The Daily Beast claims that these are the stars-in-the-making for the new year. I’m skeptical. A lot of them — James Corden, Jamie Dornan — were tipped as stars-in-the-making last year. Pictured is Cara Delevingne, the supermodel who’s about to pop up in five movies. I’m not expecting an Oscar noms for her, but she is pretty, in a too-tall, too-skinny kind of way.
At the Dubai International Film Festival, where he was head of the jury, director Lee (“The Butler”) Daniels made a discovery: ‘What I’ve learned is that I’ve been brainwashed. I have been brainwashed since a child about the Arabic culture,” he said. Daniels claimed that the view of Arabic culture presented to him in the U.S. was not one of peace. “But I’ve learned there are peaceful people. And the injustices and the atrocities that have happened are insurmountable. That America does not lend the support that they should. And it’s not right.” Just remember, Lee: you’re gay, and homosexuality is illegal, with harsh punishments, in Dubai and virtually all other countries in the Middle East. How peaceful is that? Lee is getting ready to shoot a Richard Pryor biopic, in which his good buddy Oprah will play Pryor’s prostitute grandmother.
I had planned to give “The Interview,” the new comedy starring Seth Rogen and James Franco about North Korea, a pass. All the good jokes seemed to be in the trailer. But in light of the Sony hacking scandal the movie has gotten radioactive: there are threats against cinemas planning to show the movie. The New York premiere, scheduled for tomorrow night, has been cancelled. Suddenly, I’m thinking: I have to buy a ticket and go! The conspiracy theorist in me is starting to wonder: are the email leaks part of a giant plot to promote “The Interview”? (Nothing can be done to promote Sony’s other holiday release, “Annie,” which is stinkier than one of dog Sandy’s turds.)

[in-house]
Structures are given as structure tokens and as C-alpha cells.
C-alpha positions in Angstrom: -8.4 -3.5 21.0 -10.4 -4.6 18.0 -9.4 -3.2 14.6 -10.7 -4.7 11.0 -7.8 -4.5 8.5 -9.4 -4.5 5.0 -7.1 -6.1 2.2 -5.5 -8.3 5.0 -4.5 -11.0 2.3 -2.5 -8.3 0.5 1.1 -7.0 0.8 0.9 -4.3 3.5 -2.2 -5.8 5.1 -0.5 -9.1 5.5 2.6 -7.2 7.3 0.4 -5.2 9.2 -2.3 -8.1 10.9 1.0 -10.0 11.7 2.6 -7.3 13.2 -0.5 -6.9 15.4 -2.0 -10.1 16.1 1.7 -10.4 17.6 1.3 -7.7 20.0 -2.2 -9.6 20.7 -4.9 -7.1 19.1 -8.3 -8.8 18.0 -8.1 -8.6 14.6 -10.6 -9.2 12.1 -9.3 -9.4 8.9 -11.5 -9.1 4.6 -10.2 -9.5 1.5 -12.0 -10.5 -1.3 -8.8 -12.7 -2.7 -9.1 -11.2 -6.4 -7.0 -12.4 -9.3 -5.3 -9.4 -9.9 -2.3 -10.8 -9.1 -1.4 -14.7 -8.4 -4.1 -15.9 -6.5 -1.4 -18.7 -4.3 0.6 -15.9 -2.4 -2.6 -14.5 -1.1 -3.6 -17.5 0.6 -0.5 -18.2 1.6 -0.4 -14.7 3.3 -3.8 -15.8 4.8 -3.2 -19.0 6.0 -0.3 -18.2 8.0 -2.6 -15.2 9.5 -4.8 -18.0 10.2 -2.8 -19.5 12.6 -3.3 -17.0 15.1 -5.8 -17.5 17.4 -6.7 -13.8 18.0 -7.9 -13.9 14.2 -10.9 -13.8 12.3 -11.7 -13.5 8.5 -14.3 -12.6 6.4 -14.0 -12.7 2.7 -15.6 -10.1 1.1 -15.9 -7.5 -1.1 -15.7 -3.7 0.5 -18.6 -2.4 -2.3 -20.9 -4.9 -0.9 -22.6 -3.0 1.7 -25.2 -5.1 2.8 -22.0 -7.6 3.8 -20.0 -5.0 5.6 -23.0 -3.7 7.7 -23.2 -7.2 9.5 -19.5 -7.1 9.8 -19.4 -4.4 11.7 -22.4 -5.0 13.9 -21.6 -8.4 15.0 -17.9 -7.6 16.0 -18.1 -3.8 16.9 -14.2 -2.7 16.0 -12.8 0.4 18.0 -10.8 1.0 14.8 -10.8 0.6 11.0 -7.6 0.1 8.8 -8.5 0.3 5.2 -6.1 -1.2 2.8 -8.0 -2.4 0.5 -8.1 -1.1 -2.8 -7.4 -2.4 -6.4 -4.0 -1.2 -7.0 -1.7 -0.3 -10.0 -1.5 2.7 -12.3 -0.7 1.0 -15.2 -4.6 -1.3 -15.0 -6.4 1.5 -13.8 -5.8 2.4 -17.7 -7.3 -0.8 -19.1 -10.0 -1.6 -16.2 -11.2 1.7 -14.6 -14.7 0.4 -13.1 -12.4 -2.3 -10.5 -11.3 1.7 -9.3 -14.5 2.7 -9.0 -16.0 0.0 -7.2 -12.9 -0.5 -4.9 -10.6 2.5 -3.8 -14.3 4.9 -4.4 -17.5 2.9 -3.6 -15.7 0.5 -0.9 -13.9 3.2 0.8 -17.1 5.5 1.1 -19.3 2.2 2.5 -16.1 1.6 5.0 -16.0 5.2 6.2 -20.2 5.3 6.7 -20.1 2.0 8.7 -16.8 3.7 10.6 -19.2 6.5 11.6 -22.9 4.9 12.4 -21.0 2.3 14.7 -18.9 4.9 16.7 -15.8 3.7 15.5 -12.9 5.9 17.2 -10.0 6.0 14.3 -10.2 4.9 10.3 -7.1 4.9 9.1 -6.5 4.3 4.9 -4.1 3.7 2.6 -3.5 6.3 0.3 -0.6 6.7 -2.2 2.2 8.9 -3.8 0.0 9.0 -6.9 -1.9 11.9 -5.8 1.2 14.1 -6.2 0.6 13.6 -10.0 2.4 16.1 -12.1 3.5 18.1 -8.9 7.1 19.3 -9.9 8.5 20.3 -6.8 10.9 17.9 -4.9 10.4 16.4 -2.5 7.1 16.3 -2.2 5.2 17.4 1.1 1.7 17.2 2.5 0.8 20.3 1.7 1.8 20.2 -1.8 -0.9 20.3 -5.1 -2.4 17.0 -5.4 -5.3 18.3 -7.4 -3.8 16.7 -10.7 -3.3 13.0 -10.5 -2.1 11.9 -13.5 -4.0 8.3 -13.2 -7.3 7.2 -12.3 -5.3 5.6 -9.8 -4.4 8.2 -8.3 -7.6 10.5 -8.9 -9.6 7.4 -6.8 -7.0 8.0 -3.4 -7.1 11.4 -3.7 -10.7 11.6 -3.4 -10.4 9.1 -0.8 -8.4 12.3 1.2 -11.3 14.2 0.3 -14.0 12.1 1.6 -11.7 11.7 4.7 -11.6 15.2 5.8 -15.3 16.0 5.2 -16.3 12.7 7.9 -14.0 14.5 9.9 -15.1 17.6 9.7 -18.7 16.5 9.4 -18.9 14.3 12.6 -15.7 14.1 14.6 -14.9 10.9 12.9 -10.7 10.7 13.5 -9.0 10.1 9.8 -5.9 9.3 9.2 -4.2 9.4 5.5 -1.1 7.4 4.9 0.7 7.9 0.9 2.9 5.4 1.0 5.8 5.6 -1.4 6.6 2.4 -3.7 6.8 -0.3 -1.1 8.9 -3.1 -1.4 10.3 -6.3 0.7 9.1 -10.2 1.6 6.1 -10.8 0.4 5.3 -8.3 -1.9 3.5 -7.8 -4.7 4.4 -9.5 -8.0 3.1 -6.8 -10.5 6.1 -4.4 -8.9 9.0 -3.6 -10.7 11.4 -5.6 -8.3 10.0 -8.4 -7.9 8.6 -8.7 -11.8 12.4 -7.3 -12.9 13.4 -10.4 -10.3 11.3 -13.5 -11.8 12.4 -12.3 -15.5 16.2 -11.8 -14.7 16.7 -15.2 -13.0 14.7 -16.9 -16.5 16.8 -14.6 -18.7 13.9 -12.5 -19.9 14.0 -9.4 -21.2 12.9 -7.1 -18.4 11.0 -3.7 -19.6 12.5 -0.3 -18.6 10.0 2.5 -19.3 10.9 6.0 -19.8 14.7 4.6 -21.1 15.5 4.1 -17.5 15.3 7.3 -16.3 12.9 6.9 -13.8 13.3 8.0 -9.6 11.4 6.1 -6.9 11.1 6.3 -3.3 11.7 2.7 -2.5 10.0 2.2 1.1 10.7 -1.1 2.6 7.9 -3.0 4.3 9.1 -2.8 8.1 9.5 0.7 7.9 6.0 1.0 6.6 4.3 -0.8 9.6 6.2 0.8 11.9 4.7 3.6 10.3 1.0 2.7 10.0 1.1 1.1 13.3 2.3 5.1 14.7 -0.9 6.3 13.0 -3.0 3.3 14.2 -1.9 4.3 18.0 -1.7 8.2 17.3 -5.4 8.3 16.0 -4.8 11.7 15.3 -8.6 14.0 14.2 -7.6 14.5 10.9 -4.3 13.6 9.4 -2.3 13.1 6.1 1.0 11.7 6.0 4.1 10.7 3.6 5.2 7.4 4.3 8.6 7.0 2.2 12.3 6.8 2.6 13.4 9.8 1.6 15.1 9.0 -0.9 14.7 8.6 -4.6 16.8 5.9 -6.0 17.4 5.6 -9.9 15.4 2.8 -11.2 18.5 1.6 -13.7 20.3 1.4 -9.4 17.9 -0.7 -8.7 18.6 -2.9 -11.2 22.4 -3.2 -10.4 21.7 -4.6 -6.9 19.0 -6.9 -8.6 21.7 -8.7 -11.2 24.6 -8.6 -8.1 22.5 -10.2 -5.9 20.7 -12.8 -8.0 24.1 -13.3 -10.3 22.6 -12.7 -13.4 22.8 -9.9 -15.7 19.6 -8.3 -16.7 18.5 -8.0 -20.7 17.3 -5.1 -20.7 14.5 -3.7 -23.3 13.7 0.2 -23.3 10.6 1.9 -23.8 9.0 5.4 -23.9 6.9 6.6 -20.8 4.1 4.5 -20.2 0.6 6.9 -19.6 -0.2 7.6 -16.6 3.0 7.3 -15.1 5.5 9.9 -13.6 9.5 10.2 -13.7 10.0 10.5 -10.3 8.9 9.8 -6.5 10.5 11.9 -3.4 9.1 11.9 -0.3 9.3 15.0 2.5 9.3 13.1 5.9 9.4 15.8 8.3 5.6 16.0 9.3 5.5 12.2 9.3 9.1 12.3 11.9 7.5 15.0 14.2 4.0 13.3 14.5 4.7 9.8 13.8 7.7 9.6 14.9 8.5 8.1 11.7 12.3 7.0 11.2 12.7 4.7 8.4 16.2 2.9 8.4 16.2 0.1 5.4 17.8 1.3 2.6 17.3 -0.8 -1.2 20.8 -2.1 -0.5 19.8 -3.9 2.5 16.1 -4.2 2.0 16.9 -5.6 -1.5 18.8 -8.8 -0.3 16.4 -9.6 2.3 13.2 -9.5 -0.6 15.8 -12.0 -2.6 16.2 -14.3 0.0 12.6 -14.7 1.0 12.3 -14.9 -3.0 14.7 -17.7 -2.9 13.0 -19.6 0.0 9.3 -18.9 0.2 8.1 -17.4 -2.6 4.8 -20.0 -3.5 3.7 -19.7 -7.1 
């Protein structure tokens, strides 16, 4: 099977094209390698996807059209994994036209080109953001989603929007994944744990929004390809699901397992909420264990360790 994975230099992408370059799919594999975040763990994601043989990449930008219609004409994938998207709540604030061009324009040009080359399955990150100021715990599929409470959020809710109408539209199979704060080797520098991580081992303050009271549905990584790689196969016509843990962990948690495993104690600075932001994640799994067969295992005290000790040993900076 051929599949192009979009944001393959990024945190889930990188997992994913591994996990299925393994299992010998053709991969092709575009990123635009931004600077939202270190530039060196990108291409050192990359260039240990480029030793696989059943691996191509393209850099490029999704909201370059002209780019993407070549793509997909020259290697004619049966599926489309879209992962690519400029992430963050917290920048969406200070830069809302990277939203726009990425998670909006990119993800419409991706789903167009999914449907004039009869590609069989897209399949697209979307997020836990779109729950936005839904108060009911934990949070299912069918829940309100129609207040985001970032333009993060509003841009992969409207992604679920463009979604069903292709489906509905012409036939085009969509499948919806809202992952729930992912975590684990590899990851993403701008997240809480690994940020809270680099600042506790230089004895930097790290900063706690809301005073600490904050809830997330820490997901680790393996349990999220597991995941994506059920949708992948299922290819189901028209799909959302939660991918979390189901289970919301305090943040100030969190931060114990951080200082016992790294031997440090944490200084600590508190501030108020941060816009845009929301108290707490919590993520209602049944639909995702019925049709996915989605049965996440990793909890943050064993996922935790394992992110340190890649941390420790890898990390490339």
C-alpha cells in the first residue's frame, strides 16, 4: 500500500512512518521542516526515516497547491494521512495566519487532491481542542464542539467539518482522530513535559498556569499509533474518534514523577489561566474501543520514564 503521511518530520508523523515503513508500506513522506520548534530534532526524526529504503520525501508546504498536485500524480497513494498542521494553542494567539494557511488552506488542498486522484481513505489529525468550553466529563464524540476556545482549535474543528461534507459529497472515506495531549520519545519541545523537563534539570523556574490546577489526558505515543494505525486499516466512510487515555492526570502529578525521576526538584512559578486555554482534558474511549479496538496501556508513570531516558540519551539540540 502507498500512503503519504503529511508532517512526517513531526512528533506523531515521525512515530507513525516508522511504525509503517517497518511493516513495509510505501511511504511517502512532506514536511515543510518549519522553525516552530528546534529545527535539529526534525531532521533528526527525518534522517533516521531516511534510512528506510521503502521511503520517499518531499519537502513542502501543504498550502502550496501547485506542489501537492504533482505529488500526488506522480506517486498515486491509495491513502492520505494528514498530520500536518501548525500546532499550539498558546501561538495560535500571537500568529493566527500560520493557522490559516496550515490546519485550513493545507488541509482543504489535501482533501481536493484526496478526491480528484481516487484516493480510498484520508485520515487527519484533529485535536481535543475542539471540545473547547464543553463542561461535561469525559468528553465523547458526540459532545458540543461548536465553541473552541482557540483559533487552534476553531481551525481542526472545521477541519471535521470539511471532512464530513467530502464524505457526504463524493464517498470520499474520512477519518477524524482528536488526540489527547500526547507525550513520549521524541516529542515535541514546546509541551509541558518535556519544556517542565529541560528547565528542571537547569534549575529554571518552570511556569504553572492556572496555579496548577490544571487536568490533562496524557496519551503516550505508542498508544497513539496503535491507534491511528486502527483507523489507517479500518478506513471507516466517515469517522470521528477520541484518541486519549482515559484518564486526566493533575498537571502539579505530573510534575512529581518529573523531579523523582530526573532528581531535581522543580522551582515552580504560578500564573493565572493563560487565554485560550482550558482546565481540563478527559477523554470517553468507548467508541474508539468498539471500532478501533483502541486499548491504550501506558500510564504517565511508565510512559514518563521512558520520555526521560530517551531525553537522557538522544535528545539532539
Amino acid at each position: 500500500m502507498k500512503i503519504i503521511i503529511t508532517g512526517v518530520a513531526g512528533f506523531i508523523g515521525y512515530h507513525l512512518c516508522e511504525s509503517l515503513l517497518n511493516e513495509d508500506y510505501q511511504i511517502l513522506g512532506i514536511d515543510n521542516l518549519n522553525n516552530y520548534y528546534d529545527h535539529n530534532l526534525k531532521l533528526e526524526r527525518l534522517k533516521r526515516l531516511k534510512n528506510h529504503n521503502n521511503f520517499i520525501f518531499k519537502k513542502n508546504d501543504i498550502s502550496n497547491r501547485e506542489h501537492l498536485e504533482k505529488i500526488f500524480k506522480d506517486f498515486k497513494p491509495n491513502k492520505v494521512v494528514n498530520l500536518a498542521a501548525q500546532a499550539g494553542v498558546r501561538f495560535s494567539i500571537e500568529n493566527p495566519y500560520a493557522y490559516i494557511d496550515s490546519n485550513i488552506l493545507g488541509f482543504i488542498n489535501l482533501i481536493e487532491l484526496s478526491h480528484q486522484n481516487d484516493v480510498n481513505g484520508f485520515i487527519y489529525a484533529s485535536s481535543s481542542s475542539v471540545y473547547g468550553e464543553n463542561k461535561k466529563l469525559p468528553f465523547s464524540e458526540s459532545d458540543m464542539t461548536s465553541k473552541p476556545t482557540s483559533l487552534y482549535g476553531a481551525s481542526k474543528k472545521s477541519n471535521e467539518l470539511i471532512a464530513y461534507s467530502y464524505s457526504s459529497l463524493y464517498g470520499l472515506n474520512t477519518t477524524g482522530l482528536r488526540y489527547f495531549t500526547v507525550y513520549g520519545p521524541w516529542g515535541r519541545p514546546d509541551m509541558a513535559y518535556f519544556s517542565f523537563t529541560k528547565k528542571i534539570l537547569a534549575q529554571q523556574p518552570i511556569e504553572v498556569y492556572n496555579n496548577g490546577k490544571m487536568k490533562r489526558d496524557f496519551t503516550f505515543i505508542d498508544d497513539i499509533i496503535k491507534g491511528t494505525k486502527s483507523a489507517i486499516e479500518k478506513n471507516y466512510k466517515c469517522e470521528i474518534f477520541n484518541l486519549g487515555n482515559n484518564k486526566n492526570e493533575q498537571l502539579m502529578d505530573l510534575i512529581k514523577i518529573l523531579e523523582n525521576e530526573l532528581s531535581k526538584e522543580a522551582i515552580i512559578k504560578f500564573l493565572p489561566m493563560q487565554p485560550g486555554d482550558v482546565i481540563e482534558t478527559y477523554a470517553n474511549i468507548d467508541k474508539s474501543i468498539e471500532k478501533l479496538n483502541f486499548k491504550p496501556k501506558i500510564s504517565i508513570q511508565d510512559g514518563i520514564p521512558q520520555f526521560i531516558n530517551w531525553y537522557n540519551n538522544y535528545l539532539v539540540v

This was my kind of holiday outing. Last night, I went to see Carnegie Hall for the joyously blasphemous “Not the Messiah (He’s a Very Naughty Boy),” a comic oratorio based on Monty Python’s 1979 film, “Life of Brian.” A concert that flies off the Handel, the work features a libretto by the Python Eric Idle and music by Mr. Idle’s “Monty Python’s Spamalot” collaborator John Du Prez. It enlisted the Orchestra of St. Luke’s, the Collegiate Chorale and soloists drawn from, as Mr. Idle said, “the finest talents apparently unemployed on Broadway.” All the soloists, including Victoria Clark, Lauren Worsham, and Marc Kudisch (pictured), were wonderful, and I was Read more »
Several critics get to grips with Nicki Minaj’s latest album, “The Pinkprint,” one that won’t please hip-hop purists, but shows she can craft power pop and still deliver killer rap verses.
A new musical called “Something Rotten!” is headed for Broadway. It’s about two brothers, in Shakespeare’s shadow, trying to write the first-ever musical comedy. Anything with “rotten” is likely to founder, so Hal Rubenstein and I came up with these alternate titles: “Rag-Thames,” “A Funny Thing Happened on the Way To Elsinore,” “Ham-mitt,” “A One and a Tu and a Three,” and, my favorite, “Avon Calling.”
Too little too late! “Frozen” has completely dominated 2014, earning $1.27 billion worldwide and becoming the fifth-highest grossing film of all time, as well as the highest in its genre. And we all know the Oscar-winning song “Let It Go” has been parodied and covered beyond exhaustion. “Frozen” director Jennifer Lee now says that she apologies to parents for the song. Read more »